India, US push for stronger intelligence sharing

In a move that would help raise the frequency and quality of real time intelligence sharing, President Barack Obama and Prime Minister Manmohan Singh on Monday decided to start the Homeland Security Dialogue at all levels including political to send a strong message to security establishments in the two countries to work together.

The initiative gains significance in the backdrop of the Indian security establishment's disappointment with incomplete disclosure by the US about Pakistan-born US national David Headley's links to the Lashkar-e-Toiba and his role in the 26/11 Mumbai attacks.

At his meeting with the Prime Minister on Monday, Obama also shared the outcome of the probe ordered after Home Secretary G.K. Pillai went public with his disappointment. The probe indicates the failure of US agencies to connect the dots and link Headley to the Mumbai attacks conspiracy.

"What we have is various different kinds of information about David Headley that, again, weren't specific to a particular plot in India," news agency AFP said, quoting Ben Rhodes, US Deputy National Security Advisor at a news conference.

"They were not the kinds of information we were able to connect, for instance, to the plotting in Mumbai," he said.

The US plans to partially make the probe report public but Indian security officials, sceptical about the accuracy of its findings, want Delhi to send a court request to seek the original complaints filed by Headley's wives about his Lashkar links beginning 2005.

Indian officials said a sustained dialogue at a political and official level could have helped smoothen the rough edges that bruised an otherwise "unprecedented" cooperation on Headley.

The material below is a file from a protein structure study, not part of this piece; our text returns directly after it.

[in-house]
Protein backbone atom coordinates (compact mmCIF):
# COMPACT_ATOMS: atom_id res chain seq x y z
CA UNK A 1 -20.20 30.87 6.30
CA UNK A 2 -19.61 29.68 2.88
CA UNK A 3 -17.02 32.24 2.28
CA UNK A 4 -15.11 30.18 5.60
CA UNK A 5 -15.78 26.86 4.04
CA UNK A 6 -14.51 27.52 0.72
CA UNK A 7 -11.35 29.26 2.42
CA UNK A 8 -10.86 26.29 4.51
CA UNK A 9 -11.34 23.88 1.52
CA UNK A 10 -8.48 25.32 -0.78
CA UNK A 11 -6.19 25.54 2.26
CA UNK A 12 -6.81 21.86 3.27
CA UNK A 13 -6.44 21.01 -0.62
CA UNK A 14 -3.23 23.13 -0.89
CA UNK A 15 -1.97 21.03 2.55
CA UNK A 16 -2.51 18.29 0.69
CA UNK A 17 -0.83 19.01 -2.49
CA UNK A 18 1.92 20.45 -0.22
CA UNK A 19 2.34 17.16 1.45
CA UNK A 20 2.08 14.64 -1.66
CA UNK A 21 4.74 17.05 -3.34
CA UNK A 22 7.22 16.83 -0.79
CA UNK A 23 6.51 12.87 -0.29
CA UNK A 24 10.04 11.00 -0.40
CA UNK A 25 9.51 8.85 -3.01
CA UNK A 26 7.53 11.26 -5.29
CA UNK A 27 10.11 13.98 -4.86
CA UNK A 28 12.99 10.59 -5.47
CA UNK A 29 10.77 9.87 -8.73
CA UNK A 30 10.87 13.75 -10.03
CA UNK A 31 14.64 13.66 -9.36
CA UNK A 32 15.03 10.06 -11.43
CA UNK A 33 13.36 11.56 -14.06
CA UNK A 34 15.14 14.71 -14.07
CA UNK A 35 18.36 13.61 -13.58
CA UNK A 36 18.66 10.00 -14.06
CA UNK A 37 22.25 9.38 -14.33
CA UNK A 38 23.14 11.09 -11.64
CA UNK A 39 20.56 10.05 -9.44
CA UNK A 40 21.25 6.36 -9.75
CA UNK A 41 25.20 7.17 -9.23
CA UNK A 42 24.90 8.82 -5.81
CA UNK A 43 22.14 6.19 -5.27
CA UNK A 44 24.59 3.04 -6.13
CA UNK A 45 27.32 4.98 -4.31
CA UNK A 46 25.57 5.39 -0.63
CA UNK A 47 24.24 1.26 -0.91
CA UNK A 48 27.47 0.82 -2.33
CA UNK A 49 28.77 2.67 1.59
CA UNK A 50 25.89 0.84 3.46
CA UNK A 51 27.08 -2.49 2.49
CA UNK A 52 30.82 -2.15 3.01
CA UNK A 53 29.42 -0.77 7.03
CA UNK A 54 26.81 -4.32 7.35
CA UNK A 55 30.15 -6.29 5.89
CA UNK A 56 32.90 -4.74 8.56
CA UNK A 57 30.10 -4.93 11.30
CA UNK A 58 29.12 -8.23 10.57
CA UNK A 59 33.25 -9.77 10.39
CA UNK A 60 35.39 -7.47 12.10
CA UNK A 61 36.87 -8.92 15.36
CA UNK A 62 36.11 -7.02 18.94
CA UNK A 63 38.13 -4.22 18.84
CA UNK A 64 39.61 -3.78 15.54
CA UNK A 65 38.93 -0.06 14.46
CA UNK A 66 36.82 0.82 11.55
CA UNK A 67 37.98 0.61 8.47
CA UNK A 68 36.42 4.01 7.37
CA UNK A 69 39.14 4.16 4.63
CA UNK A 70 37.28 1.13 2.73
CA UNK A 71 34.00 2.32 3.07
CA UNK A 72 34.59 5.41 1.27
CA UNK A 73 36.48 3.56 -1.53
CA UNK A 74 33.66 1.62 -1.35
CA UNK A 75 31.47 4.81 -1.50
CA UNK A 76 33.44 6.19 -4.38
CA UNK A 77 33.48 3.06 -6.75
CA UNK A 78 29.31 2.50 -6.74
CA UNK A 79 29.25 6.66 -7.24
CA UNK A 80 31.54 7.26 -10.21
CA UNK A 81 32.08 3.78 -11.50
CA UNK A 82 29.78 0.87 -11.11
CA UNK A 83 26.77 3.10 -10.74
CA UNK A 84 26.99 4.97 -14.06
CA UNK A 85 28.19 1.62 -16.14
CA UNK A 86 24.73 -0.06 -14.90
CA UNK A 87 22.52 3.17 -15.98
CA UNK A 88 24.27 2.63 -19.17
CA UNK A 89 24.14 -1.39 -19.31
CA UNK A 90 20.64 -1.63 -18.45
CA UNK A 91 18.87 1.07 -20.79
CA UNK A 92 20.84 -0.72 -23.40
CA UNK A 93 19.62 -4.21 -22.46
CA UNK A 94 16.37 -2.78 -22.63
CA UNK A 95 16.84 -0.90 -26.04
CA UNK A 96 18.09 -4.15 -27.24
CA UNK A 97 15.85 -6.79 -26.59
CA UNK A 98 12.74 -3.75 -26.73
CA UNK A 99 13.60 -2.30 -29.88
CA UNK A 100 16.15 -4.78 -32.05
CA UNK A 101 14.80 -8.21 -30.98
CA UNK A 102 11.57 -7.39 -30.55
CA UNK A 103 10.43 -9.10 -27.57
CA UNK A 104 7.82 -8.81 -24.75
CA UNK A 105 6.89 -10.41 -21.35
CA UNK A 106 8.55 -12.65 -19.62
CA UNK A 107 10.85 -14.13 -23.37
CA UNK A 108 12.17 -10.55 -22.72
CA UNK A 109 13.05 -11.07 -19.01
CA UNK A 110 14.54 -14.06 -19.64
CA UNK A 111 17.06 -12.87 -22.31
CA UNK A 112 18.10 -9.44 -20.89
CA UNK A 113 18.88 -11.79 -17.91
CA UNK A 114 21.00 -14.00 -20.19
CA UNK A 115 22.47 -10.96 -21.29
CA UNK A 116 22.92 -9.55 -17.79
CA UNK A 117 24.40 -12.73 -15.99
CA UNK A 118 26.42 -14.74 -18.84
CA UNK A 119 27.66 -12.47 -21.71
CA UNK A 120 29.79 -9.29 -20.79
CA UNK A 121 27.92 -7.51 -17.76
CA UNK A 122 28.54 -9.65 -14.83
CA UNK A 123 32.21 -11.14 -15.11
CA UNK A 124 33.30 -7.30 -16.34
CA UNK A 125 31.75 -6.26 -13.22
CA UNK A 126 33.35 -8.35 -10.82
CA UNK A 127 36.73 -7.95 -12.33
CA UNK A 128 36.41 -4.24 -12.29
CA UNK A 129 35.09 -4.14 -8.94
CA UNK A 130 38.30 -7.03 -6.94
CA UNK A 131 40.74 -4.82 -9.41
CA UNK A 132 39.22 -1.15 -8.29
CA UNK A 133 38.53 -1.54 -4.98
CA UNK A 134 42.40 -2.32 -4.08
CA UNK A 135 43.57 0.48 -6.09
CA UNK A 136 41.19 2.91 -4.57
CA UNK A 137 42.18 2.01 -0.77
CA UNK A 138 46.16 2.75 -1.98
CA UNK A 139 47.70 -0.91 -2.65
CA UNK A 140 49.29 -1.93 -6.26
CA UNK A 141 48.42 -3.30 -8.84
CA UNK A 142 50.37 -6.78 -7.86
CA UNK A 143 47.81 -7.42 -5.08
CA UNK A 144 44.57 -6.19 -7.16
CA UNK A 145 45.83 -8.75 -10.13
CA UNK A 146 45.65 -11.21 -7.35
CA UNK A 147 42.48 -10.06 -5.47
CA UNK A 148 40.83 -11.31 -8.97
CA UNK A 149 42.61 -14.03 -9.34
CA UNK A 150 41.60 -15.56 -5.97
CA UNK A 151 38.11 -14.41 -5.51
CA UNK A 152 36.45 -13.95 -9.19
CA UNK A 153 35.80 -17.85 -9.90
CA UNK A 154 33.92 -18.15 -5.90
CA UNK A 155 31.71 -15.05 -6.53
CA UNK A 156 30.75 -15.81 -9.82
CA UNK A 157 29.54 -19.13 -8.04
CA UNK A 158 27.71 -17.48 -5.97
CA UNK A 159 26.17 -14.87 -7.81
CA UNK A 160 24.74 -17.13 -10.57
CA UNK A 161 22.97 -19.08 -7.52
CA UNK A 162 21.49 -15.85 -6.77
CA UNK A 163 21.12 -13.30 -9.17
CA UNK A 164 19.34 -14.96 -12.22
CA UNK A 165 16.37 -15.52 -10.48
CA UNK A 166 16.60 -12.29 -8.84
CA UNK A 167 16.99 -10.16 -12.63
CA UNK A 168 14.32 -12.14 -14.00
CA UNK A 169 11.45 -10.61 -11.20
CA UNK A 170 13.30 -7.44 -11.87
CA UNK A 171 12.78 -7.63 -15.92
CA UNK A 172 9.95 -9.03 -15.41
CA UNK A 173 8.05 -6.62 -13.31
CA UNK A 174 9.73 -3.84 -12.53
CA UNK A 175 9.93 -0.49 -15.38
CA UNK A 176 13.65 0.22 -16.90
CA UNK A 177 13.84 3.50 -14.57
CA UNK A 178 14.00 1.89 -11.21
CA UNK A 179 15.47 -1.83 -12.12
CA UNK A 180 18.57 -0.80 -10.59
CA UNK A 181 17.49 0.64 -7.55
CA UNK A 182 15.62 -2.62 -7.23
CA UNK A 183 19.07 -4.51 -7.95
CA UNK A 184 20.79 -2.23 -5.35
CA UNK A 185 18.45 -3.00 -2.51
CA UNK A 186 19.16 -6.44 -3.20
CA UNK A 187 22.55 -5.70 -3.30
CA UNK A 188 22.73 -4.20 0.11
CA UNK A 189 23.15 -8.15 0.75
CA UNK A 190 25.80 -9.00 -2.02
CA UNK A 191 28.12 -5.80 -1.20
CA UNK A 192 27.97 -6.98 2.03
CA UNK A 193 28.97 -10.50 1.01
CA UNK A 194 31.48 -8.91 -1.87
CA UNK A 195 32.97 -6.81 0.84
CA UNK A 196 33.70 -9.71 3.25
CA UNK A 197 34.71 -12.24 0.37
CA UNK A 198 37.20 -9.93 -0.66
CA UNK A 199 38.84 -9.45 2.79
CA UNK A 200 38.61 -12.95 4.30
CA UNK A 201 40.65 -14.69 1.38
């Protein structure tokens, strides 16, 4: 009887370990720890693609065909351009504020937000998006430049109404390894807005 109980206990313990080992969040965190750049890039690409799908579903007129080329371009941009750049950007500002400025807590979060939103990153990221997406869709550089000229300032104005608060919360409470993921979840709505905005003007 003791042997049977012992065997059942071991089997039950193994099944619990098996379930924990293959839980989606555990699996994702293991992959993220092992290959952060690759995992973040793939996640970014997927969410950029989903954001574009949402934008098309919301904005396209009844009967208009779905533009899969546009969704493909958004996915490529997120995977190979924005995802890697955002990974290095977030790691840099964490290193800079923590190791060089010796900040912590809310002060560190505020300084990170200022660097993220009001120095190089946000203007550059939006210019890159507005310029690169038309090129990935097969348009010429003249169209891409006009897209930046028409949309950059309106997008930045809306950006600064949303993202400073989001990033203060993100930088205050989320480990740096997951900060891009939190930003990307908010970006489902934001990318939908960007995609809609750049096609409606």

Home Minister P Chidambaram had laid the foundation for the security dialogue in his first visit to the United States after the 26/11 attacks when he stressed on the political level - apart from the existing institutional mechanisms - to foster cooperation in real time exchange of intelligence and sharing of analysis of intelligence.

"The decision is to hold the security dialogue at all levels, officials as well as the Home Minister," a government source said, pointing that Delhi had already agreed to work closely with the US Transport security Agency to raise scrutiny at the Jawaharlal Nehru Port Trust.

Moving ahead

Home minister P Chidambaram laid the foundation for the dialogue during his US visit after the 26/11 attacks.

India had hoped to foster cooperation in real-time exchange of intelligence and sharing of intelligence analyses.

Indian officials said dialogue at a political and official level could have helped smoothen the rough edges that bruised an otherwise "unprecedented" cooperation between the two countries on Headley.


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